There's a cruise line using Jefferson Airplane's White Rabbit as an advertising jingle. If there's a more iconic drug anthem from the 1960's, I can't think of what it is. Are they suggesting you can get LSD on board or something?
    I guess they are trying to equate taking a cruise with feeding your head.

    But...yeah. A strange choice, even if cruise lines are trying to attract boomers.

  24. #4044
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    Quote Originally Posted by Trebuchet View Post
    There's a cruise line using Jefferson Airplane's White Rabbit as an advertising jingle. If there's a more iconic drug anthem from the 1960's, I can't think of what it is. Are they suggesting you can get LSD on board or something?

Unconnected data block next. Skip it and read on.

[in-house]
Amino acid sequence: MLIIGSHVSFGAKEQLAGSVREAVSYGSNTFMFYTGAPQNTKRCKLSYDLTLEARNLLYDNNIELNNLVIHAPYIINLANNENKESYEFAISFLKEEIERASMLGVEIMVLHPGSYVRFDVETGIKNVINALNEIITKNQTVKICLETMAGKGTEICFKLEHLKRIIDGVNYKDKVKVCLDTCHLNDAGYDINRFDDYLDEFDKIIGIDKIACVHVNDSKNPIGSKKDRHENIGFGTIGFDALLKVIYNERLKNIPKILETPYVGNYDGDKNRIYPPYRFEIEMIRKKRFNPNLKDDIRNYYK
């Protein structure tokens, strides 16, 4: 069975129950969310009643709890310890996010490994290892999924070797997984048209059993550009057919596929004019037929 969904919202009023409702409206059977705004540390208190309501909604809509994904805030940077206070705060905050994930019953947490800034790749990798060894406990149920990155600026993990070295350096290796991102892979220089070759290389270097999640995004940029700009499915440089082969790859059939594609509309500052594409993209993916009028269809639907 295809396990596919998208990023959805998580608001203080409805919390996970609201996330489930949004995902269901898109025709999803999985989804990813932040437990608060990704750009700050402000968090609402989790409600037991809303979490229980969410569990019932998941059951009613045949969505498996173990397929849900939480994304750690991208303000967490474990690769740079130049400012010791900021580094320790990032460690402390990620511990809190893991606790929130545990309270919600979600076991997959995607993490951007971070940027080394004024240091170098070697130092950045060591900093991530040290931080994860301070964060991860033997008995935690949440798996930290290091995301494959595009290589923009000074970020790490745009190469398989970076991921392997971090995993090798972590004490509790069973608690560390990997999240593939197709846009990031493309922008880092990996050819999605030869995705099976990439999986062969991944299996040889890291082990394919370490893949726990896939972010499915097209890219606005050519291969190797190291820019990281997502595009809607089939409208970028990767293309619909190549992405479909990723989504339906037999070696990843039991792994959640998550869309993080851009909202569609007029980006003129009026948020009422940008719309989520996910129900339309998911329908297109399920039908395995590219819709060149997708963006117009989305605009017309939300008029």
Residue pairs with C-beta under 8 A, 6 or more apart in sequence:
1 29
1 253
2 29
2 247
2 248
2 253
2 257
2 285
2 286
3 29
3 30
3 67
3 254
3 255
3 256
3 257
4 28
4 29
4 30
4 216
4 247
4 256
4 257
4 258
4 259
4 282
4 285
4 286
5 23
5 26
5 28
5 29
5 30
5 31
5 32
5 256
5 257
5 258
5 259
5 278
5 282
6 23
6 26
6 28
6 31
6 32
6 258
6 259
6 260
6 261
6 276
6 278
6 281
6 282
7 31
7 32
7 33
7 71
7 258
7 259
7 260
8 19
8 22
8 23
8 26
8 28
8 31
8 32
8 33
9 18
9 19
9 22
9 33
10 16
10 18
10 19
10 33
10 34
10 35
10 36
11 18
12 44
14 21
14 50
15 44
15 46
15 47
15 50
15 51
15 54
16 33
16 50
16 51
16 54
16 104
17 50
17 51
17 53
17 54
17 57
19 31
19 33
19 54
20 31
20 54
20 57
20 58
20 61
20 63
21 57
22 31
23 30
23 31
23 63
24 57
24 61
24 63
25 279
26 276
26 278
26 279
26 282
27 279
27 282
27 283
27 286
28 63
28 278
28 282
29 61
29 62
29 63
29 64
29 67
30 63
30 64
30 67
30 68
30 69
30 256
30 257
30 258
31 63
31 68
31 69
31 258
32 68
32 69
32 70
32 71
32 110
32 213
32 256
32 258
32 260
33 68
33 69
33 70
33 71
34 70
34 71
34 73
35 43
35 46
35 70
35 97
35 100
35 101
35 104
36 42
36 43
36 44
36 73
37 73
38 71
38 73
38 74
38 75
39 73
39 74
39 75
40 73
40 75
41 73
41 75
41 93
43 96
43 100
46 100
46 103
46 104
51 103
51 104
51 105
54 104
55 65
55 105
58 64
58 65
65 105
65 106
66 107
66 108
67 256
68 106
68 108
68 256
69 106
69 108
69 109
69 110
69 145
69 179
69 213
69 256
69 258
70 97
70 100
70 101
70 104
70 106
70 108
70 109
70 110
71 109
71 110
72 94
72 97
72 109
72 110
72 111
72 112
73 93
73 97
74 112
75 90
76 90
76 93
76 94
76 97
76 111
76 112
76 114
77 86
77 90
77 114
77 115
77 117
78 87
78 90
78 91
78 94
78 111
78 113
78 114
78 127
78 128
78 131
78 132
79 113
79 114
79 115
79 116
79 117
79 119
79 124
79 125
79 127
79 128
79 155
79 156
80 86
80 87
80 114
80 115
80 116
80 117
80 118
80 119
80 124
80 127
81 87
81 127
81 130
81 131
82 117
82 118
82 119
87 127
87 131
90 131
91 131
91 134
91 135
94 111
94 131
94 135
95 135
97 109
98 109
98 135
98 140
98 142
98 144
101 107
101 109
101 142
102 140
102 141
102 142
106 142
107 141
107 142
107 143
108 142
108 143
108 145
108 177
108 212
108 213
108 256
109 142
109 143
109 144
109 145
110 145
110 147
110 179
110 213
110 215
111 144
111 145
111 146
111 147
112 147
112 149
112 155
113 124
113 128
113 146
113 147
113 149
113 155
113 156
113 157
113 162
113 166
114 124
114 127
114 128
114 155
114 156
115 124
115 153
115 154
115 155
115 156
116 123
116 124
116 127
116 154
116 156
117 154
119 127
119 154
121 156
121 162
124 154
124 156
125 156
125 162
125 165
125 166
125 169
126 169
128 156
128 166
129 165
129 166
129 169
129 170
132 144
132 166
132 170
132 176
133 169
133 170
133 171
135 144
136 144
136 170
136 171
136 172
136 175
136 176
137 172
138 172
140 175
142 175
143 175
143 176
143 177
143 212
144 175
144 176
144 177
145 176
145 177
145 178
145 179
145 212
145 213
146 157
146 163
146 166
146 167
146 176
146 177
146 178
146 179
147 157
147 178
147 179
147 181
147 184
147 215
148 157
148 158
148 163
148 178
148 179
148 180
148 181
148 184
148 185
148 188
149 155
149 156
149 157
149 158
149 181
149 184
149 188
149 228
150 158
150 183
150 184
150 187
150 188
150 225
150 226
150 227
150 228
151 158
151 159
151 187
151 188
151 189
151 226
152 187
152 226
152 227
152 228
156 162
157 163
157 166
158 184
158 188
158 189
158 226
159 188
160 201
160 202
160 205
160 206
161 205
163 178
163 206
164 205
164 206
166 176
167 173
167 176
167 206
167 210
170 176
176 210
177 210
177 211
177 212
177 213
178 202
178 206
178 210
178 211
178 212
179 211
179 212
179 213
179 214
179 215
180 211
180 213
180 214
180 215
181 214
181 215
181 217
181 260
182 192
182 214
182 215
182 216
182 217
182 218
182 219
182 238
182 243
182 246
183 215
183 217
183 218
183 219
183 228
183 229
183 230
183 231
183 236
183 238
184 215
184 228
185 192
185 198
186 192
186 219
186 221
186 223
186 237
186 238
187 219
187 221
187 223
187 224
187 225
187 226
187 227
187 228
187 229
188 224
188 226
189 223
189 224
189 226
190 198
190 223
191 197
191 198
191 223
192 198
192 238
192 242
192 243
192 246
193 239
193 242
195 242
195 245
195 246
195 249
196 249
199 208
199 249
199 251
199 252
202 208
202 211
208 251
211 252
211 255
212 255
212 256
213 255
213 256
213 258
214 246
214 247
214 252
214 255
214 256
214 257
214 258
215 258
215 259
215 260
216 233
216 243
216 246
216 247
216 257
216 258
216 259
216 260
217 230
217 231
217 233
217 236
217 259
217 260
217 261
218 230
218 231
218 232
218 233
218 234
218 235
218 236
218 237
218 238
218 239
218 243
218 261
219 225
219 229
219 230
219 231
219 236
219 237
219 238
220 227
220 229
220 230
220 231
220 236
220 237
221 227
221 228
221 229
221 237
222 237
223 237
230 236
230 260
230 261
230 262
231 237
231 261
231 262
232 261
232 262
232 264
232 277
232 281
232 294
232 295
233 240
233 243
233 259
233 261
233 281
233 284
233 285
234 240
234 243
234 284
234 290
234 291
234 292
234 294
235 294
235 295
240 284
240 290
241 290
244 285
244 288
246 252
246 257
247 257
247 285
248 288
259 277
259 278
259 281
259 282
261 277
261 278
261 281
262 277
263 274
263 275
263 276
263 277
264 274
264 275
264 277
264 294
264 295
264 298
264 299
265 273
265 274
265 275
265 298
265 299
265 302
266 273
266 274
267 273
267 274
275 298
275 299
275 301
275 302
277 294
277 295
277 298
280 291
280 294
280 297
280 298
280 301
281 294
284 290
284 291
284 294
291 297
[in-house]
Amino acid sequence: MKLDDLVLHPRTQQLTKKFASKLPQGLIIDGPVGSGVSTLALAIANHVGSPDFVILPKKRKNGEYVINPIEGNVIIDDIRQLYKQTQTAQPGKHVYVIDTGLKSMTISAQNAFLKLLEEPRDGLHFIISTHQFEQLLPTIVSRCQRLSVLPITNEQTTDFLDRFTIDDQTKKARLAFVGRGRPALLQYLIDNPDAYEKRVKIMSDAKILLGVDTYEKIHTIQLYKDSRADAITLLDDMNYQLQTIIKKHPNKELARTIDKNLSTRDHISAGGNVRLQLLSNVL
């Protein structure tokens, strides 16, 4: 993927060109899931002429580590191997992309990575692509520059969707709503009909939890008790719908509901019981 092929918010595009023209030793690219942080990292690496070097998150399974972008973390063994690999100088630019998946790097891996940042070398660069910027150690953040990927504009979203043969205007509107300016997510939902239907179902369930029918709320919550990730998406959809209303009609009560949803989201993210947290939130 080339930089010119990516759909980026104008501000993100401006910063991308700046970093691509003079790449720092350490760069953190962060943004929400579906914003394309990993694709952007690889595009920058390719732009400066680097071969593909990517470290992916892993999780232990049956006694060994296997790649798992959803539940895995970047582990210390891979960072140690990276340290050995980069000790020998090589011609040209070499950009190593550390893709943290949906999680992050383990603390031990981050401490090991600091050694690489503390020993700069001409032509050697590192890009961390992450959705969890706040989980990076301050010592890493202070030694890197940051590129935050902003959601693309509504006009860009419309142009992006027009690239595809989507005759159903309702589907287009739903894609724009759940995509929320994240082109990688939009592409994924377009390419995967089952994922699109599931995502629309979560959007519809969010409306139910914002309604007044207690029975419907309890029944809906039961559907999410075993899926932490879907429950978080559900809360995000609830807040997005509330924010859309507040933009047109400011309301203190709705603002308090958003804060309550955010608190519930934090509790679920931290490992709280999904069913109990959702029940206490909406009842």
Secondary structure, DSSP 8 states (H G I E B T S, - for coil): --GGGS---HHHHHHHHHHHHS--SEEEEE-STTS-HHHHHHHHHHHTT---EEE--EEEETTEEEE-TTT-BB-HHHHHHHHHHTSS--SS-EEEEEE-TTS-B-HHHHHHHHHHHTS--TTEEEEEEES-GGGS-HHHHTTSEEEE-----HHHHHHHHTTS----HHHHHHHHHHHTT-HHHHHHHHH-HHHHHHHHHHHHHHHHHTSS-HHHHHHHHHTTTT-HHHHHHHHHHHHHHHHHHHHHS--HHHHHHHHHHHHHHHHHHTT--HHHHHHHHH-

That’s weird.

    Ask Alice.

    I would put a Steppin’ Wolf song up there with it, if in the 60s. Cocaine if in the 70s, though there were many drug songs to consider, including some from the Beatles.
    We know time flies, we just can't see its wings.

  25. #4045
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    Quote Originally Posted by Trebuchet View Post
    There's a cruise line using Jefferson Airplane's White Rabbit as an advertising jingle.
    "The Wreck of the Edmund Fitzgerald" would be better as it has a nautical theme.
    Do good work. —Virgil Ivan "Gus" Grissom

  26. #4046
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    Quote Originally Posted by Trebuchet View Post